4. Dilly Dally (KEXP)

Dilly Dally came into 2015 riding a wave of buzz surrounding the staggering brilliance of their first few singles and capitalized on those early flashes of potential with ferocious abandon. Nearly every item the band released this year wound up inspiring several paragraphs worth of attention from this site and a few extremely strong reviews for their inspired (and, frankly, inspiring) live shows. Sore, their full-length debut, just served as the cherry on top of an already-appealing sundae. KEXP recently brought the band in for a full session and they responded in kind, gifting the studio an appropriately searing performance.

5. Saintseneca – How Many Blankets Are In The Wolrd? (ANTI-) 

Throughout 2015, ANTI- has produced some of the most beautiful live clips in recent memory (a handful of which have been prominently featured in this series) and that streak continues with this beautiful presentation of Saintseneca‘s Zac Little performing “How Many Blankets Are In The World?” while walking through what appears to be a drainpipe. Easily one of the year’s most gorgeous live captures, this is both a spellbinding performance and a masterclass in composition. Even when Little’s plunged into near-complete darkness, the song itself serves as the clip’s functioning heart, generating a thoughtful overall effect. When Little finally emerges back into the light, it’s a sequence that feels oddly moving, finalizing this as one of the year’s most complete offerings in this category.

Dilly Dally – The Touch (Music Video)

Dilly Dally XXII

Continuing on with the onslaught of catch-up posts, we return once again to a fiery live-edit clip from one of Toronto’s fiercest live bands: Dilly Dally. An easy CMJ highlight, the band annihilated what seemed to be impossibly high expectations and delivered two of the best sets of the year. A site favorite since their first single, it’s been a joy to watch the band ride the crest of a surging wave of acclaim for Sore, one of 2015’s best records, and deliver at an extraordinarily high level on every platform they’re given. “The Touch” is just the latest in a string of triumphs and, despite Sore being their debut album, it already feels like a victory lap.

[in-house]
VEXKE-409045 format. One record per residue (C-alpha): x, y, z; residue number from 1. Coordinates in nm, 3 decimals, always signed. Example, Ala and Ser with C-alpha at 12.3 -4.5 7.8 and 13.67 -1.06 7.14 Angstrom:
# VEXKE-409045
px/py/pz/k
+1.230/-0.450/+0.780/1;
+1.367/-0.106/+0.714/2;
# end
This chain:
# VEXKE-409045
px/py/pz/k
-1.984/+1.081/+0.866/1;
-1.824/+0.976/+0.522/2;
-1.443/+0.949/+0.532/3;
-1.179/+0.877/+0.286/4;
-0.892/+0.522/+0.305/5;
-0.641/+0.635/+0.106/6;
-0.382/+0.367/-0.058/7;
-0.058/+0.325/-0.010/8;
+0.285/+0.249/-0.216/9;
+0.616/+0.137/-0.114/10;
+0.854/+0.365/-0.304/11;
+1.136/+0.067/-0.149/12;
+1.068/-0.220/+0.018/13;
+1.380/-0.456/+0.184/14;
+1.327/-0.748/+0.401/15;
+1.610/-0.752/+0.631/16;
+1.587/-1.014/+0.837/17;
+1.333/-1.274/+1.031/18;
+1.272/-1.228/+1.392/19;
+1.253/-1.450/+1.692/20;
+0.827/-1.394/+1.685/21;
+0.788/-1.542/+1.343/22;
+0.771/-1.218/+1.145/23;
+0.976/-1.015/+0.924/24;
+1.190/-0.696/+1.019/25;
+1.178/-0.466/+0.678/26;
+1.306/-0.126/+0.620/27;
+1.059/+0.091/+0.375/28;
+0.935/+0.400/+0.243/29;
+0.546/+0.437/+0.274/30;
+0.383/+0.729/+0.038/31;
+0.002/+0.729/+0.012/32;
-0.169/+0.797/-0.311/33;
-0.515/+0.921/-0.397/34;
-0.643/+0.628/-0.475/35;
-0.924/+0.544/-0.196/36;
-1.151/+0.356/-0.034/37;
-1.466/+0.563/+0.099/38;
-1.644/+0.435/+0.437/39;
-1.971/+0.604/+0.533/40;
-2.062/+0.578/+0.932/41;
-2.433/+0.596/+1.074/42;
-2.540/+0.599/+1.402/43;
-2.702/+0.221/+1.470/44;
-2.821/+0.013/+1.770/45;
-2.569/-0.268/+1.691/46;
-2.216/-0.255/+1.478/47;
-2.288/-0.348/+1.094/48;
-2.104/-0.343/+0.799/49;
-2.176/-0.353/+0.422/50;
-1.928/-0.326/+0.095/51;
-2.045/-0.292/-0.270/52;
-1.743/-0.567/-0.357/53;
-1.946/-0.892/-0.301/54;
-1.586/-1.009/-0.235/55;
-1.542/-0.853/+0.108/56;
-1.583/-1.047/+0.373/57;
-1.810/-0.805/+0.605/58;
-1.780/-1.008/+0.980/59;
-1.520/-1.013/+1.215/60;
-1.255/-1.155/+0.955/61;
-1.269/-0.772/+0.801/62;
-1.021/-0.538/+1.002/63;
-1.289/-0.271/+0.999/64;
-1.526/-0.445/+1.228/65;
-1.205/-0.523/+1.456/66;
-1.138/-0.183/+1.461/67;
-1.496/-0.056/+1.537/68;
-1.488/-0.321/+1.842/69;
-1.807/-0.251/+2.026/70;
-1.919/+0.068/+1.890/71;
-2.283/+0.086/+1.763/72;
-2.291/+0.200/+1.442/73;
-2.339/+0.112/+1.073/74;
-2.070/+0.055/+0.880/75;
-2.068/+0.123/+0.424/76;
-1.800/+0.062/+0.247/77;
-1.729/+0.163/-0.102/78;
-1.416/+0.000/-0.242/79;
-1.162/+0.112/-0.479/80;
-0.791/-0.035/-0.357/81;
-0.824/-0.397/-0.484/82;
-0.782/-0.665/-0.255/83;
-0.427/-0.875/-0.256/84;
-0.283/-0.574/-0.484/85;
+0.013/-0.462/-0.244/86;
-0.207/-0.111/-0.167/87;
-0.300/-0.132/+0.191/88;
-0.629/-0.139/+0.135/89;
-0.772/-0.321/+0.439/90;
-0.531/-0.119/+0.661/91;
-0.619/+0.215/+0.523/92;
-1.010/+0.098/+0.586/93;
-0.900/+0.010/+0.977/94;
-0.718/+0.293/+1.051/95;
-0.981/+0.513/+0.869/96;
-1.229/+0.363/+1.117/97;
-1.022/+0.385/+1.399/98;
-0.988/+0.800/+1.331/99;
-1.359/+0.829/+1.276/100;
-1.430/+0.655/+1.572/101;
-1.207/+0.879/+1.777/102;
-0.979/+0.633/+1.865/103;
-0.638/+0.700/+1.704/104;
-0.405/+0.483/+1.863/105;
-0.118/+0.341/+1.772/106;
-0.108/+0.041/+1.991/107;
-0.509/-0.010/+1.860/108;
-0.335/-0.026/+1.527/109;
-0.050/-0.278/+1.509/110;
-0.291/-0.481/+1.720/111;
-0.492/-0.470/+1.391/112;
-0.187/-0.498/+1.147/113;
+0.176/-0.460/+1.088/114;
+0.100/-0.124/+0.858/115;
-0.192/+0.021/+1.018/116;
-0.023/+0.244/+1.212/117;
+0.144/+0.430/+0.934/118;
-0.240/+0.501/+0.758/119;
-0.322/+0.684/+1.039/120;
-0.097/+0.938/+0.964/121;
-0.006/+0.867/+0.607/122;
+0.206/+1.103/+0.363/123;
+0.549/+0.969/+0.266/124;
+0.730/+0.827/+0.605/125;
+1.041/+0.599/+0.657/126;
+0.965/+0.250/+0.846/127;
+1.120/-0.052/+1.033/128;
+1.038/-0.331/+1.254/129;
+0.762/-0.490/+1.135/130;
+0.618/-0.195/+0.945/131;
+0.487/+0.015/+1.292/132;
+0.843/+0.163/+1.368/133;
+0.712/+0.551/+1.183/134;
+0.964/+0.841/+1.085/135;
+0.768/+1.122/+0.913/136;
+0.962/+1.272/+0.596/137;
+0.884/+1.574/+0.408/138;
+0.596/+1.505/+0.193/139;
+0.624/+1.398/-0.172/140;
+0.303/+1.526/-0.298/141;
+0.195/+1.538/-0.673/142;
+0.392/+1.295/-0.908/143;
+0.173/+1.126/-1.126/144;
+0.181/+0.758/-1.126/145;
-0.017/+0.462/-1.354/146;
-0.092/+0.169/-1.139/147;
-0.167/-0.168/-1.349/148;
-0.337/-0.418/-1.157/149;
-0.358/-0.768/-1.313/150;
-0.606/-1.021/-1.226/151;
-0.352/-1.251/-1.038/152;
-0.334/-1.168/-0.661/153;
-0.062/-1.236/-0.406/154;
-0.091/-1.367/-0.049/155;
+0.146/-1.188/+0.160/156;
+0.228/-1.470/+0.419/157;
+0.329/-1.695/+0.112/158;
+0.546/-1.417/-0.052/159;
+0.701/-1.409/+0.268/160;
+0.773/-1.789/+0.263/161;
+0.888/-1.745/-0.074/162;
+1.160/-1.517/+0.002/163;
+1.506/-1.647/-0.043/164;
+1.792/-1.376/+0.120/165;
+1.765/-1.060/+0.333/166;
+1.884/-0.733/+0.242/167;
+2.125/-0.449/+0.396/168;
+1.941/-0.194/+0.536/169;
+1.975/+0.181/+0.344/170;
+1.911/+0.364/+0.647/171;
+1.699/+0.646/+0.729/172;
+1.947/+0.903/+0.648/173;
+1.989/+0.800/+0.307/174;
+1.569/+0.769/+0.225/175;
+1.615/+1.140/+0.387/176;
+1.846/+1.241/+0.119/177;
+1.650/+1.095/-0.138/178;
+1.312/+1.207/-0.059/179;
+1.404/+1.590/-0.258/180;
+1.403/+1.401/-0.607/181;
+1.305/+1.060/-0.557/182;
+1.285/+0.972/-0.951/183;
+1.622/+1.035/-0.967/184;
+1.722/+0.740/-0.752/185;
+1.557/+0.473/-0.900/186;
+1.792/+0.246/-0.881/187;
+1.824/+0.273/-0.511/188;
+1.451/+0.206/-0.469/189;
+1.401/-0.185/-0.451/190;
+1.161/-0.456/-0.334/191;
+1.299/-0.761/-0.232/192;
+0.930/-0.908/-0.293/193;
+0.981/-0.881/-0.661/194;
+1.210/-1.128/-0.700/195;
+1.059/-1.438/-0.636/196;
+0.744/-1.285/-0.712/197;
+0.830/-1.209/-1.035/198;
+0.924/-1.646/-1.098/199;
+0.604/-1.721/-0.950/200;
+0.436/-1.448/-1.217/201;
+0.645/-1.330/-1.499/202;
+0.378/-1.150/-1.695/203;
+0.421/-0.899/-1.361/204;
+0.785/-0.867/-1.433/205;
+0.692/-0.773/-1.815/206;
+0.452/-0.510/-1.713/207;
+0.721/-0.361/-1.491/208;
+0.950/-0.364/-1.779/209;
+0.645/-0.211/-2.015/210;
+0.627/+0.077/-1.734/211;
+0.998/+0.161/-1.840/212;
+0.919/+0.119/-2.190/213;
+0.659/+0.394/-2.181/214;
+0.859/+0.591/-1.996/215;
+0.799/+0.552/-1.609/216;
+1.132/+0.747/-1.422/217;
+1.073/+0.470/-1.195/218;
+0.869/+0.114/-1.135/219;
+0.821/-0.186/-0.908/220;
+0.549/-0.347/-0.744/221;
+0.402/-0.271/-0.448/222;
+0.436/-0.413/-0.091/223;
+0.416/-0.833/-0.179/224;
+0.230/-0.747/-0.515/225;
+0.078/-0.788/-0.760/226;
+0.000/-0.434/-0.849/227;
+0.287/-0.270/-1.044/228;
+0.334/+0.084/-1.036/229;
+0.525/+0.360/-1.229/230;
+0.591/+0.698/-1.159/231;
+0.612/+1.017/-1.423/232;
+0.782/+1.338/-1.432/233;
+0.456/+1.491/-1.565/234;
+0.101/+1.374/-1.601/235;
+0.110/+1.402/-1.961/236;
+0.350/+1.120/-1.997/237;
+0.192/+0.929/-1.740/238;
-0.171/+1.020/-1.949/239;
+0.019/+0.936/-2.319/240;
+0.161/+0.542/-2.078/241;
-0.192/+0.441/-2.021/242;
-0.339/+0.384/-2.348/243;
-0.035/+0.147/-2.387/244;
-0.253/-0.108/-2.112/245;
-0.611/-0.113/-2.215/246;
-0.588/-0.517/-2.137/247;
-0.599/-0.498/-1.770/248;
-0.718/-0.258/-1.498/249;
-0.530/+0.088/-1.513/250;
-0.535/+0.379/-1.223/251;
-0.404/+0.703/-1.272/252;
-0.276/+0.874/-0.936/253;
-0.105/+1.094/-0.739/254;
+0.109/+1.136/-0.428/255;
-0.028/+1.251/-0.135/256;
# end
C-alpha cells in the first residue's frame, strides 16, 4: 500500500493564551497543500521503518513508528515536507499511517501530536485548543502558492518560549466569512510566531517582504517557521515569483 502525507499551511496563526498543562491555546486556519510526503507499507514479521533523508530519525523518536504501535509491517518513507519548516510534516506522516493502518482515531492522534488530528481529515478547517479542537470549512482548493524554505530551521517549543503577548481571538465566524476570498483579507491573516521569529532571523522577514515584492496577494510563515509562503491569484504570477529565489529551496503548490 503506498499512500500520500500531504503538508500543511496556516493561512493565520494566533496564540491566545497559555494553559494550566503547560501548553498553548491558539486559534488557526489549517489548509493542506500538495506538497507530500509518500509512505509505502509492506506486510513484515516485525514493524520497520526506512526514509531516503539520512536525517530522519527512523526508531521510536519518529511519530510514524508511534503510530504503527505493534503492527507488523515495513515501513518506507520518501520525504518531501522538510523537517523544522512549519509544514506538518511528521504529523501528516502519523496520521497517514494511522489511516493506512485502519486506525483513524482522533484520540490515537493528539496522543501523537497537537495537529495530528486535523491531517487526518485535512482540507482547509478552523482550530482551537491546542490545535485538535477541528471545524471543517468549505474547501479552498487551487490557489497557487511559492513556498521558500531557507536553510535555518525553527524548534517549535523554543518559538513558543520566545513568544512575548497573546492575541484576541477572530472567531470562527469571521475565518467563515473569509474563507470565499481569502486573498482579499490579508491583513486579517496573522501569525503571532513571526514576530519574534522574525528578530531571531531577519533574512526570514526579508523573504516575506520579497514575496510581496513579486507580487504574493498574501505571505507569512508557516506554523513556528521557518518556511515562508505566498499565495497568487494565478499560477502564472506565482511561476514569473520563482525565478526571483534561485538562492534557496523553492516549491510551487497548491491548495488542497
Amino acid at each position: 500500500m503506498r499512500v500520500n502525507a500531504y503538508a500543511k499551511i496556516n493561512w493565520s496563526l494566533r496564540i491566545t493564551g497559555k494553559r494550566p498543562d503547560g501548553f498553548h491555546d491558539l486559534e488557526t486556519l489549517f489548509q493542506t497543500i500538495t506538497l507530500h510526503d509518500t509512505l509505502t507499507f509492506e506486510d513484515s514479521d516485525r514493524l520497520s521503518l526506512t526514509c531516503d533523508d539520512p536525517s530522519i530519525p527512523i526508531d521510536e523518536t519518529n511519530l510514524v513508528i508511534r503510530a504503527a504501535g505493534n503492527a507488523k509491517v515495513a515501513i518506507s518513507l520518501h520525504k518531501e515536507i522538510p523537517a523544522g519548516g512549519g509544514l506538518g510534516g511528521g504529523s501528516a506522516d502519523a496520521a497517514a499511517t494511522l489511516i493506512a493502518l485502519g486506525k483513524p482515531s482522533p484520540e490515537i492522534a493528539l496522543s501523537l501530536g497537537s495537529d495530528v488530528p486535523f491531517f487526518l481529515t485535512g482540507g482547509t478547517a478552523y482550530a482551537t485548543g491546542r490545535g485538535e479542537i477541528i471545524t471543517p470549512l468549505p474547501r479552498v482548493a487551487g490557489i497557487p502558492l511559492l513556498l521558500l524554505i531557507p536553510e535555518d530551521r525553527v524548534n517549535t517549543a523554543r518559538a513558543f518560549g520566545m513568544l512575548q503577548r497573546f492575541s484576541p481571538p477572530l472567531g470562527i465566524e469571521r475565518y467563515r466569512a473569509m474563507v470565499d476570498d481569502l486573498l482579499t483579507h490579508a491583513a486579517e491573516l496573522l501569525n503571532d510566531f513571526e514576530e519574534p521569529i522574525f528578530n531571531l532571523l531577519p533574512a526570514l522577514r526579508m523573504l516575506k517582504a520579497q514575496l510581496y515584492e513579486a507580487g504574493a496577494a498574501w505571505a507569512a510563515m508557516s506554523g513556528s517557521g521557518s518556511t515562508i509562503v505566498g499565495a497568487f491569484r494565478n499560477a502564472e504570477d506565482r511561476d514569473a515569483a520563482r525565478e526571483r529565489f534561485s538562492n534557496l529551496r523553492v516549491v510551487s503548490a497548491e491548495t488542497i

As atmospheric imagery is overlaid and intercut with performance footage, “The Touch” takes on the manic feel that partially defines the band’s aesthetic while also bring another important dimension into focus: the idea that there’s inherent beauty to be found in things that most would perceive as ugly or mundane. There’s always a certain emphasis on elegance at the surface of Dilly Dally’s work, whether it’s Sore‘s arresting album art or in their previous music videos, that comes laced with a confrontational moment; nothing’s ever truly at peace. “The Touch” reinforces that ideology with its vivid imagery, relentless energy, and bruising commitment, providing the band with a fitting final flourish to a year where they became one of music’s most distinctive new voices.

Watch “The Touch” below, pick up a copy of Sore here, and explore a list of some of the best music videos of the past few months underneath the embed.

Post Life – Dissolve
Stove – Aged Hype
MMOTHS – Deu
Day Wave – Come Home Now
Tracy Bryant – Subterranean
Beautiful Breakdown – Transmission Party
Line & Circle – Like A Statue
Julia Holter – Silhouette
Lou Barlow – Nerve
The Dirty Nil – No Weaknesses
Yvette – Calm and Content
Adam Busch – Tiger
Menace Beach – Holidays are Heavy
The Lonely Wild – Snow
Beliefs – Leaper
Soupcans – Crimes 1
NRVS LVRS – 2 Young 2 Know
Beach Slang – Bad Art & Weird Ideas
Suede – Like Kids
Little Fevers – Bones
Unknown Mortal Orchestra – Necessary Evil
The fin. – Night Time
The Shrine – Coming Down Quick
Cave Curse – Stoned & Dethroned
EL VY – Silent Ivy Hotel
The Lonely Together – Congregation
Girls Named Benji – Murder Shoes
Vulva Culture (x4)
Yassou (x5)

Watch This: Vol. 100

Over the past 100 weeks, this site’s dedicated itself to a variety of pursuits but the defining one seems to be the only recurring series that operates on a regular basis: Watch This. Ever since the first installment, this series has featured the very best live performance captures. Utilizing a wealth of resources that range from band’s personal accounts to radio stations that host high-quality session captures, like KEXP in Seattle or 3voor12 in the Netherlands.